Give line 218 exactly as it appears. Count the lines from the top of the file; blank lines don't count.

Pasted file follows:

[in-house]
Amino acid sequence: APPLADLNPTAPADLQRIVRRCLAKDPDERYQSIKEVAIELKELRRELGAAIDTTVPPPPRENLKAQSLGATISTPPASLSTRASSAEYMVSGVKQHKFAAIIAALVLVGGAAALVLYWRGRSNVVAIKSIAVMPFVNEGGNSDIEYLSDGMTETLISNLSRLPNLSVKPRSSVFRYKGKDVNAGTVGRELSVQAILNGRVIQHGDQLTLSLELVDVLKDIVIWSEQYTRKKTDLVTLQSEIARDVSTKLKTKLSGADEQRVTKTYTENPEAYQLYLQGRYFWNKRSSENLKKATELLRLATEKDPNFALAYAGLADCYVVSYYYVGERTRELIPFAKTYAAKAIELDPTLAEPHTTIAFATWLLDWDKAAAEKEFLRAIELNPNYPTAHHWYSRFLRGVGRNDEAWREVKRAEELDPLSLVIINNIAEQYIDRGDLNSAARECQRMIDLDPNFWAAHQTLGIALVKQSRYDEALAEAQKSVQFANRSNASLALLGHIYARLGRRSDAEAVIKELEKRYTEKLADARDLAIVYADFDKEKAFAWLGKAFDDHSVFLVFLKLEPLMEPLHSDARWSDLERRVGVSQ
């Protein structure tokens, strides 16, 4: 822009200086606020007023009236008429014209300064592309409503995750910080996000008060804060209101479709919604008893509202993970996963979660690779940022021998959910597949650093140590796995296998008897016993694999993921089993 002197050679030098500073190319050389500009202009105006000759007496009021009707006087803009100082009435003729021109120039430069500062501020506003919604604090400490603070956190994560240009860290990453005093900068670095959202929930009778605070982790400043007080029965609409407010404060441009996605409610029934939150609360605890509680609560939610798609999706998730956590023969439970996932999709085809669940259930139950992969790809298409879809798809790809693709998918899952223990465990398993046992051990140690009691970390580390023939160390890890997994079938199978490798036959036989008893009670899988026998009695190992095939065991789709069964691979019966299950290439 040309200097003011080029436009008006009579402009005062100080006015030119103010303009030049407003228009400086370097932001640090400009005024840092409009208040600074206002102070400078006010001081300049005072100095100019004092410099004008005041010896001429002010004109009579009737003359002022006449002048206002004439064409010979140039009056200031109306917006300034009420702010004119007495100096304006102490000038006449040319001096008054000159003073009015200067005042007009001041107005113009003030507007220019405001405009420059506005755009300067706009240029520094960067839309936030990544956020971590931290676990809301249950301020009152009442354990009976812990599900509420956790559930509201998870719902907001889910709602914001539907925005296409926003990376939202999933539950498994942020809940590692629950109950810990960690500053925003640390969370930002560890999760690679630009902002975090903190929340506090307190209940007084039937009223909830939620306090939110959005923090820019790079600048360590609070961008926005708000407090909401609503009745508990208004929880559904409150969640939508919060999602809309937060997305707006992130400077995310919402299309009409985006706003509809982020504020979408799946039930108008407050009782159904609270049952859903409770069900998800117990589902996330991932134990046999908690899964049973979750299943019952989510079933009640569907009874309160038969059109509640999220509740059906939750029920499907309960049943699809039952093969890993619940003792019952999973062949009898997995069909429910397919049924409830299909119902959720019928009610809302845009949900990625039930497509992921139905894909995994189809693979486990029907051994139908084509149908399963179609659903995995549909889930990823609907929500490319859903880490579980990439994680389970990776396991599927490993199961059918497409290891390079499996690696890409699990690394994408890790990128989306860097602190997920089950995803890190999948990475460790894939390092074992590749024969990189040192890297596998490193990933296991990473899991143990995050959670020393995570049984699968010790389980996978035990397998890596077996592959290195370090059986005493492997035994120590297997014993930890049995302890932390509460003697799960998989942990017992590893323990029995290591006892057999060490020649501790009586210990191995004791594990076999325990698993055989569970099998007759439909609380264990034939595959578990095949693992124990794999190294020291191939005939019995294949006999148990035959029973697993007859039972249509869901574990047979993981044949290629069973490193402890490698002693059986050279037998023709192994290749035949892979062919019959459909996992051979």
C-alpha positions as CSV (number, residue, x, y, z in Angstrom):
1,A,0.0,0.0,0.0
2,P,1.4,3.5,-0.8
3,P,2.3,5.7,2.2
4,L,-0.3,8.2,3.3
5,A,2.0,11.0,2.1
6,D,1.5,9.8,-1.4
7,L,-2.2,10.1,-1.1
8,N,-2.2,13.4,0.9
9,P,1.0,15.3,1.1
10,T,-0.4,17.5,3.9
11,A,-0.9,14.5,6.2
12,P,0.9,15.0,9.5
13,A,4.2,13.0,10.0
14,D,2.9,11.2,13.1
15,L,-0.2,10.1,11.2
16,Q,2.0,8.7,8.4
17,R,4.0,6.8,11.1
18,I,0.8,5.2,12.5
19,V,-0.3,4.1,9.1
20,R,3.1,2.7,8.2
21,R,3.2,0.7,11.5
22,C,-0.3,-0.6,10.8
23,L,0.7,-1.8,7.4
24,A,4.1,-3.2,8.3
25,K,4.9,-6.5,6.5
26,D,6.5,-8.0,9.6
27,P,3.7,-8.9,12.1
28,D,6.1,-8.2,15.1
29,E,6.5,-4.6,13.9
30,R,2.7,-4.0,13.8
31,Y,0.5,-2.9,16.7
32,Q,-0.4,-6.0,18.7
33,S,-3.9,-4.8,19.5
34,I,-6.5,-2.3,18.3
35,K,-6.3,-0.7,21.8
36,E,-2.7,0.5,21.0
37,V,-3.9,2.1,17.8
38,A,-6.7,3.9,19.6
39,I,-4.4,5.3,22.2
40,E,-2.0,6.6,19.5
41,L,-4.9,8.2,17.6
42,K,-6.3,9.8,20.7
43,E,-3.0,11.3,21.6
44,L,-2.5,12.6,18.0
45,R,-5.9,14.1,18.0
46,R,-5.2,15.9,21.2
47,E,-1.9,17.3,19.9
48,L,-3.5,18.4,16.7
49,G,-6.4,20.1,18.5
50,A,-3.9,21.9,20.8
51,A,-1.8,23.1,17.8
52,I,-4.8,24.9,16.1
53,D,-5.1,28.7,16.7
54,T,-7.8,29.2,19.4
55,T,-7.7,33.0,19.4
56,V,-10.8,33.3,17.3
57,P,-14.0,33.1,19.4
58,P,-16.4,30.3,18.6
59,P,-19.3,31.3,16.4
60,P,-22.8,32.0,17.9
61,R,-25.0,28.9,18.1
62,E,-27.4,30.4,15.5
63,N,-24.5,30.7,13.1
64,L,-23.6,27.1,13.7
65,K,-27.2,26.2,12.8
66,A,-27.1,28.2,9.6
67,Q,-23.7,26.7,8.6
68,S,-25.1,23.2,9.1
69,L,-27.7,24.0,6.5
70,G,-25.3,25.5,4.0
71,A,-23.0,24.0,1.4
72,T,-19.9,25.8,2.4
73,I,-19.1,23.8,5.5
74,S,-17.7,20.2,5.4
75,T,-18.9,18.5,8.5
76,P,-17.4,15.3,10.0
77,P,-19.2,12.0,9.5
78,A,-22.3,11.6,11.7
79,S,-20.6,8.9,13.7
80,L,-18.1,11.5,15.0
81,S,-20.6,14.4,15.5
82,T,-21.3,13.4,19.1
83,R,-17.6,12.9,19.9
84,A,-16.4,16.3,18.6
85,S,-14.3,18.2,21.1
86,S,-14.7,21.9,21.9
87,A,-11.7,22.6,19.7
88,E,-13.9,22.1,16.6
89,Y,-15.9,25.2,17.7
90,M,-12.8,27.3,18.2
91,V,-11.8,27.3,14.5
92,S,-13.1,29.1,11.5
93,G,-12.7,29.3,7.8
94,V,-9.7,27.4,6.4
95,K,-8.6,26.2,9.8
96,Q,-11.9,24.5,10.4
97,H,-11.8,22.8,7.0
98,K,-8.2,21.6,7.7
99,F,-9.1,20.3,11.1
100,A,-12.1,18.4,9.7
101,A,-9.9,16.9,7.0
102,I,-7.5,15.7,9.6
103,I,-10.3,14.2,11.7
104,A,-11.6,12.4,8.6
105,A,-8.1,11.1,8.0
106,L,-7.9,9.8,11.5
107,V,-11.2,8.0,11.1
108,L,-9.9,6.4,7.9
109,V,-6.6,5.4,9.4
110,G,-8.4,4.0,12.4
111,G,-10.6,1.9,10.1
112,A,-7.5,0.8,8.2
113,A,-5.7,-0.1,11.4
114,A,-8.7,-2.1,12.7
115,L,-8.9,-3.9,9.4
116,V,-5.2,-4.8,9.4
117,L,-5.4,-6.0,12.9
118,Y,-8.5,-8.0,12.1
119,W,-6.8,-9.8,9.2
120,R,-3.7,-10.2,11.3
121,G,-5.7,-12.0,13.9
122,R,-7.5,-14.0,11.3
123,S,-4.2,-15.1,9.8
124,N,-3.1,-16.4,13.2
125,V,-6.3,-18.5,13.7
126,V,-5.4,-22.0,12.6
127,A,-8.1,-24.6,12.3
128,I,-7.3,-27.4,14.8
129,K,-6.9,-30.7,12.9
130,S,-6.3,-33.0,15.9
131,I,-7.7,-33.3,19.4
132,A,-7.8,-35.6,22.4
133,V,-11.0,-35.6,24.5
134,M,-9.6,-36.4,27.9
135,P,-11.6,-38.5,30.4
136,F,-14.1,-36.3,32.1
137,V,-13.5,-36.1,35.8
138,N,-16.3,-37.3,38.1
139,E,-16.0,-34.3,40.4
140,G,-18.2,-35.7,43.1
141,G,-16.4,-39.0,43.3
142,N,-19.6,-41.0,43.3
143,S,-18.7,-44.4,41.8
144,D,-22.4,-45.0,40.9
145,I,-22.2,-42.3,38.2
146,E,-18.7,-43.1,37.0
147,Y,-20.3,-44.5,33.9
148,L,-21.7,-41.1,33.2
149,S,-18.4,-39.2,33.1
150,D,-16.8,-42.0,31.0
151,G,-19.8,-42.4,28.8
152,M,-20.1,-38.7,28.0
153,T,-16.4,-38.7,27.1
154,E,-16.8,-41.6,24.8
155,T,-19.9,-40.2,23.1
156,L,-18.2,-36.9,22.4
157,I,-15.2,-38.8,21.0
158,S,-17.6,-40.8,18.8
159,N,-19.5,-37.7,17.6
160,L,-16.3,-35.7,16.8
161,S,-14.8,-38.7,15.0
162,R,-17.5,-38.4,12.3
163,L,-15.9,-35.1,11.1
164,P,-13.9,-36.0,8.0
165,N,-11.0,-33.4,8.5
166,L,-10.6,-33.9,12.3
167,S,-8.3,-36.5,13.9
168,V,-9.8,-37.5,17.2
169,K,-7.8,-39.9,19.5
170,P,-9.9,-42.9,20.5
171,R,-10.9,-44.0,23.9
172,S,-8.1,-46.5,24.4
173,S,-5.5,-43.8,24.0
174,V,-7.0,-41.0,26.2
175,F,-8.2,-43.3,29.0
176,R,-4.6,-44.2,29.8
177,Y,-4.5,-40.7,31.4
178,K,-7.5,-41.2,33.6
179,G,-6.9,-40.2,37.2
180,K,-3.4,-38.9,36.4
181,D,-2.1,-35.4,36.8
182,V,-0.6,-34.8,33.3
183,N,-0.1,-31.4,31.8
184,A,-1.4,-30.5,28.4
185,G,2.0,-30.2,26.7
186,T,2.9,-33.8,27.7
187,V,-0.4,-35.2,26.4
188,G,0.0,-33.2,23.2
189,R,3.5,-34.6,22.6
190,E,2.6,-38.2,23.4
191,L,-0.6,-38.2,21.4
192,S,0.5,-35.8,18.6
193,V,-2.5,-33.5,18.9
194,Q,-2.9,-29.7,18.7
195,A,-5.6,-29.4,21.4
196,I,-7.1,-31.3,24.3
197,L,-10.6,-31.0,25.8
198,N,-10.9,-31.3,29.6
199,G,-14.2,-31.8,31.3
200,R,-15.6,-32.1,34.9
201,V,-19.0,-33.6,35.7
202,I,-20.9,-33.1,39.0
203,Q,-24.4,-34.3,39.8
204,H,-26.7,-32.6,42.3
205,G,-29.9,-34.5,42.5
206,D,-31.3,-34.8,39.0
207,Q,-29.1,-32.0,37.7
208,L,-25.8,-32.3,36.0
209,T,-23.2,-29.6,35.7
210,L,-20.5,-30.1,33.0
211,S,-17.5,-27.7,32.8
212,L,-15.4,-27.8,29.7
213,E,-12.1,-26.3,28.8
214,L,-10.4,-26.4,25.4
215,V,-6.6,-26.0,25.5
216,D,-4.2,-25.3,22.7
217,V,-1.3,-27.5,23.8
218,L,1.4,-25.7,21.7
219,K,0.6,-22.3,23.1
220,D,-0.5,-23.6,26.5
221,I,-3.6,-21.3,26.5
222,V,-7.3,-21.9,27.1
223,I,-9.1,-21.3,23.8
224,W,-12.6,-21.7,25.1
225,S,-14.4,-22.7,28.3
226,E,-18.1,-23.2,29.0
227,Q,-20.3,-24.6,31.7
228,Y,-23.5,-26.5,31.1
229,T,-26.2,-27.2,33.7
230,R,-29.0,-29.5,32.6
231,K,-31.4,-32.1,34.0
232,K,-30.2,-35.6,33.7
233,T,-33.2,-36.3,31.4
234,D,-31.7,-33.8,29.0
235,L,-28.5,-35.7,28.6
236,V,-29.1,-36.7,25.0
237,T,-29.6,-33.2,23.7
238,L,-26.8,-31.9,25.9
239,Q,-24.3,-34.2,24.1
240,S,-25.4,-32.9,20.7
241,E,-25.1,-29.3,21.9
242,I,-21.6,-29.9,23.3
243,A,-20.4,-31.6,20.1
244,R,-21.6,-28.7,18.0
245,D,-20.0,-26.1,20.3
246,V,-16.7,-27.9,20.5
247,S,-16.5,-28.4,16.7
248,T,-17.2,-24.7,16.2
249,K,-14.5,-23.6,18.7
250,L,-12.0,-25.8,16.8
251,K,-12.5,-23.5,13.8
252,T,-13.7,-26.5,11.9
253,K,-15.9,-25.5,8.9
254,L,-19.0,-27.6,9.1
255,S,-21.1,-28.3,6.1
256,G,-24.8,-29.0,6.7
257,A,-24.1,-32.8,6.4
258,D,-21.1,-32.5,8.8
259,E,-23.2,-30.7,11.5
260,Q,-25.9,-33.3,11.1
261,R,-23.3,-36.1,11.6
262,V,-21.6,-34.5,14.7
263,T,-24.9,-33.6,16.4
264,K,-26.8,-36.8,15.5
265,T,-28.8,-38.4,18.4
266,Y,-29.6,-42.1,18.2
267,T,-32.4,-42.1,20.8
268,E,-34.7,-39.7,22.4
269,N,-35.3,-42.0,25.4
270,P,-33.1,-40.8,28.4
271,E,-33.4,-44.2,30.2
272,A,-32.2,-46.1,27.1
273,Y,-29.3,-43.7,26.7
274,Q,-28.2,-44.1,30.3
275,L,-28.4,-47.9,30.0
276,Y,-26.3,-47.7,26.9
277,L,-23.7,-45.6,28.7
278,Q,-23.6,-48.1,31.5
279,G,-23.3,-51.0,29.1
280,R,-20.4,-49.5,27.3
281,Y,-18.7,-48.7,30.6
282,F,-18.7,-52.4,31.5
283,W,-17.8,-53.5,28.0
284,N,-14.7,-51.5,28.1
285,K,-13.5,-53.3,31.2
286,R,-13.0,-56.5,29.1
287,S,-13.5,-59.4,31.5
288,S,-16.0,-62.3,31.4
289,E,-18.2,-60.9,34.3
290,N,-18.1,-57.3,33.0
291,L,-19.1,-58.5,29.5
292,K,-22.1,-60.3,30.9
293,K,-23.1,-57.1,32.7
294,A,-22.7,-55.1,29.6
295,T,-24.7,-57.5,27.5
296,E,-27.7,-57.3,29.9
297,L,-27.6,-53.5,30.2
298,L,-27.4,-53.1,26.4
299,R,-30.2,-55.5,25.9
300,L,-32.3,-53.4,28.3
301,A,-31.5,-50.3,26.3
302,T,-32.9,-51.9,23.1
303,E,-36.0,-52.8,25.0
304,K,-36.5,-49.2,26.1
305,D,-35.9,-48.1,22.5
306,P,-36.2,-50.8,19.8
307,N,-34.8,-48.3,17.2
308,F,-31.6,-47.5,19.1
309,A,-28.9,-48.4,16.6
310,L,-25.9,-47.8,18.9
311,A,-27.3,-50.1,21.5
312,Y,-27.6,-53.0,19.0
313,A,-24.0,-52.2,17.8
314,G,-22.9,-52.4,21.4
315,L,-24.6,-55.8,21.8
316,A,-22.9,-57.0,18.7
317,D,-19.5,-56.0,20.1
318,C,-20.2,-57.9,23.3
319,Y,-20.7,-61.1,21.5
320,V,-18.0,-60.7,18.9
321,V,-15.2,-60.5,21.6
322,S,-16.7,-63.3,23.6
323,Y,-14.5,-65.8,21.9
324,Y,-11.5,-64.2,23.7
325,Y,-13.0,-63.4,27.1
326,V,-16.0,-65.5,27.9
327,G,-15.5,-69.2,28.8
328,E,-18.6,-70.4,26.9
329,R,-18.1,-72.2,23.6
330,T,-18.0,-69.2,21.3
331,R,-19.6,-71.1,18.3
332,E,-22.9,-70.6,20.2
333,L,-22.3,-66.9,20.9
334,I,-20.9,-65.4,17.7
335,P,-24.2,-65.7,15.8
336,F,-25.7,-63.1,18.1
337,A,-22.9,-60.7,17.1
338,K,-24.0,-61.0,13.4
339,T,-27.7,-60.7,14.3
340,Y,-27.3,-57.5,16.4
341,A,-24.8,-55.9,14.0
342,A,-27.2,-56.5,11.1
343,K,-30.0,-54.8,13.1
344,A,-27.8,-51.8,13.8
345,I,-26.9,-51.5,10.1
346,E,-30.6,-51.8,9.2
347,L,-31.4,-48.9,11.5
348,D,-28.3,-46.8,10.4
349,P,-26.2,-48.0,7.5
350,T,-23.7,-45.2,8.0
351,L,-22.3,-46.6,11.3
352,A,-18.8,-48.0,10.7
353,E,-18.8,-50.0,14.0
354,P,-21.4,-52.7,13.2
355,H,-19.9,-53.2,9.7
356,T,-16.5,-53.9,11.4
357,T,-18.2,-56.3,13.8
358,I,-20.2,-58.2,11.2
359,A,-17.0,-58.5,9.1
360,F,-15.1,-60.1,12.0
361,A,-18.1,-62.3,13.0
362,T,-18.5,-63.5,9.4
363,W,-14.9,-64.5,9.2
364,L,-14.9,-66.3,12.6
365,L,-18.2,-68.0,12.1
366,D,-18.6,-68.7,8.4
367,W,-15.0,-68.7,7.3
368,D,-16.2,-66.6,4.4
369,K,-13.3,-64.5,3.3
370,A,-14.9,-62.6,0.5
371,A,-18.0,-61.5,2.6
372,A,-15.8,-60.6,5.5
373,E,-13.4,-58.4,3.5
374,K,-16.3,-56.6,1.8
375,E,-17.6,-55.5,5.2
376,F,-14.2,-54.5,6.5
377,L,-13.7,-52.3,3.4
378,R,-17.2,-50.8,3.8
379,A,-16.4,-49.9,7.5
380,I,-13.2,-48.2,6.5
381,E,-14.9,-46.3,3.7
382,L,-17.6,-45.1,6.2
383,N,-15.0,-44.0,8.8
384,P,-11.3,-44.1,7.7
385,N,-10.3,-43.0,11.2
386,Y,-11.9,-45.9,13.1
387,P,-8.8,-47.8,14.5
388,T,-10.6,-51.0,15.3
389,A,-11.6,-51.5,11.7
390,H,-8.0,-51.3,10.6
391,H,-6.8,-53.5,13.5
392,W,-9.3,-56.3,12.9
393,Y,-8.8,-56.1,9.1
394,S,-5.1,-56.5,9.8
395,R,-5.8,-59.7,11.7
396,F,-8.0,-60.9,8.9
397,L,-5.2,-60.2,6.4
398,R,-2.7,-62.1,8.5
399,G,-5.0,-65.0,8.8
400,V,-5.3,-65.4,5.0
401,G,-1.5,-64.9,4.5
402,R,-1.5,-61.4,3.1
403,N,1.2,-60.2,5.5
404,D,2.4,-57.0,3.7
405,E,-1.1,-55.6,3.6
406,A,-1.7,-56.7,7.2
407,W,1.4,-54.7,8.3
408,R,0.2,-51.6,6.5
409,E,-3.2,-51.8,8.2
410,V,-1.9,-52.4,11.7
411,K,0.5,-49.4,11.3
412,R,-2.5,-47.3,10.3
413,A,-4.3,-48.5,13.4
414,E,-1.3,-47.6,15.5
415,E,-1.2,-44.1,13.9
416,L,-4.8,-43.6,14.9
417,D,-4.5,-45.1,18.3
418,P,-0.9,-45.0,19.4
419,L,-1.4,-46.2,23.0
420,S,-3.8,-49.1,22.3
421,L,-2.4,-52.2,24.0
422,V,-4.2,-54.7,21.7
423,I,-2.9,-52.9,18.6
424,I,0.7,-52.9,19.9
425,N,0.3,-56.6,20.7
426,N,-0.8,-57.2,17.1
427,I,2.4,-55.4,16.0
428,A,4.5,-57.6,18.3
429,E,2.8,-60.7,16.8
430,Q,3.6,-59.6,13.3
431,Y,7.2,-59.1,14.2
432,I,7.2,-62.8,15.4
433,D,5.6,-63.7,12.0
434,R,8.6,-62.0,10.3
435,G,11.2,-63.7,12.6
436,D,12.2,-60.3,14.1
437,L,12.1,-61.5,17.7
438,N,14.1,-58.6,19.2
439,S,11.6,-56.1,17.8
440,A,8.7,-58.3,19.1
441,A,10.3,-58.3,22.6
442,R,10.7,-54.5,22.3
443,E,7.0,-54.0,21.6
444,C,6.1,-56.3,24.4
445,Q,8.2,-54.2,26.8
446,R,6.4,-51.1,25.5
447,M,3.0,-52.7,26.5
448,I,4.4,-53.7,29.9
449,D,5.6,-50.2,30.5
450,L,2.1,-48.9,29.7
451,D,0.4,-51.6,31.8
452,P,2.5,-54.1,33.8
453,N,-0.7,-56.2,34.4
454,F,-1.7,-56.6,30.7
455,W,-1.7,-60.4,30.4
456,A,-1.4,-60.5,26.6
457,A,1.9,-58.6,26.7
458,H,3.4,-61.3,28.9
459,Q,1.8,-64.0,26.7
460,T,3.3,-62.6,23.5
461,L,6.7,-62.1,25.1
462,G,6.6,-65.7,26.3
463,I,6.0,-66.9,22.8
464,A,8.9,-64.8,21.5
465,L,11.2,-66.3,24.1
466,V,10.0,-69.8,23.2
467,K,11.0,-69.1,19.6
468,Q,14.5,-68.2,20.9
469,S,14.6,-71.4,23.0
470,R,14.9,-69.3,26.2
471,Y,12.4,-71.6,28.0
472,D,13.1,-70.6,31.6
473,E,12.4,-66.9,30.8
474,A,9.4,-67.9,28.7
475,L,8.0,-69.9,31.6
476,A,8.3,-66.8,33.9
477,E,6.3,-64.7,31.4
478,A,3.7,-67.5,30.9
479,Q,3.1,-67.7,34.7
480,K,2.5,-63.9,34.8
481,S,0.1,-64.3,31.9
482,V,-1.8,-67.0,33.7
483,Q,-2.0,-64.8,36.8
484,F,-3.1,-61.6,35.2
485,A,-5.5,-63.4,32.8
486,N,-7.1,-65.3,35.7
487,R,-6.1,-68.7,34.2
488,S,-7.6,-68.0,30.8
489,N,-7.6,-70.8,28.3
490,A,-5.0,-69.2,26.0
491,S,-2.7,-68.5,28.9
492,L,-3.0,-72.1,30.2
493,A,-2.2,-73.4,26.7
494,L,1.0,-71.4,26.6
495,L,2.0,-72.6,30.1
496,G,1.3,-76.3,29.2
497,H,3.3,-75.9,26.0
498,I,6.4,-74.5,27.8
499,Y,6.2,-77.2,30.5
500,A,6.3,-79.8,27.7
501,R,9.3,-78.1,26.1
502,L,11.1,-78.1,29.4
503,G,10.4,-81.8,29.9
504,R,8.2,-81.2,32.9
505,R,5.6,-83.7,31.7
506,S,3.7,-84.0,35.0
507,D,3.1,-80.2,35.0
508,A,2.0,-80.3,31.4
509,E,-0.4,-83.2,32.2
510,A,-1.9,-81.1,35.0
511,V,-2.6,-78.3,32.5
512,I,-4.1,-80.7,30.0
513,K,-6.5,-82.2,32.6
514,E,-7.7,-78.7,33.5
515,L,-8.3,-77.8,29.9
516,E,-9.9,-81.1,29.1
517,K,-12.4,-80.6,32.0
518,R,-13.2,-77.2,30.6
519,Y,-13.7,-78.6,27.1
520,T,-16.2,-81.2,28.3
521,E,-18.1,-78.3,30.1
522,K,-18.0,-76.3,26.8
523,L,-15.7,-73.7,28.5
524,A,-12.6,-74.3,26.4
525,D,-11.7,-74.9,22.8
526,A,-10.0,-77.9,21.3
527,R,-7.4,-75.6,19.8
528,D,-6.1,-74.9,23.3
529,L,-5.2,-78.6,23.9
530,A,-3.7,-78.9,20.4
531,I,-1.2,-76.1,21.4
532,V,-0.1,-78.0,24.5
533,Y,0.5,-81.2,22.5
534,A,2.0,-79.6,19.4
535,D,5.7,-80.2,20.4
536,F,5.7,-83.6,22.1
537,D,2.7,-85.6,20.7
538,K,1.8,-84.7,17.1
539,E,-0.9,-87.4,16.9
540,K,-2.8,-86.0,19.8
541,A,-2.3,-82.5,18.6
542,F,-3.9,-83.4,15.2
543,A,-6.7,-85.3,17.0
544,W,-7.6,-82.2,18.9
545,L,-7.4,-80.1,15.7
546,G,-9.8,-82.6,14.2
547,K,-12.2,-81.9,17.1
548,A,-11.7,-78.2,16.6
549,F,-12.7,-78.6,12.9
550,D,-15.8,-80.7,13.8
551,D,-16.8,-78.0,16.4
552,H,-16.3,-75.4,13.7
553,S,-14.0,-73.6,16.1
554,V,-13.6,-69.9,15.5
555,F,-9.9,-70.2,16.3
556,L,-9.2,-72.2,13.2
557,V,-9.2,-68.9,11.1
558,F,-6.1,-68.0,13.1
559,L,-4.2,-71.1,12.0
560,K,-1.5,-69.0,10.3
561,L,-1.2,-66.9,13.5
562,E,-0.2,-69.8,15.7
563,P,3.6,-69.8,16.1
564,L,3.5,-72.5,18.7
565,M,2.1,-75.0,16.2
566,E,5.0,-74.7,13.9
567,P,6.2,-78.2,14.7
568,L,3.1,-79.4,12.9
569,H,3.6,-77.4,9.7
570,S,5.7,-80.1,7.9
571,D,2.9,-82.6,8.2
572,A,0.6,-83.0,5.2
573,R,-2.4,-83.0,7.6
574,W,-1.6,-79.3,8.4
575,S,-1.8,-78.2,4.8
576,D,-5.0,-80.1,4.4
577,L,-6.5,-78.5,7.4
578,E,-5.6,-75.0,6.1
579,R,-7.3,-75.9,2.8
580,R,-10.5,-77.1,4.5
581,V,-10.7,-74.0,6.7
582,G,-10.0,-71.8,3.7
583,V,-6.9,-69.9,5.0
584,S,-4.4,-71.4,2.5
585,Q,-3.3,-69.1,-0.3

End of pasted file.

214,L,-10.4,-26.4,25.4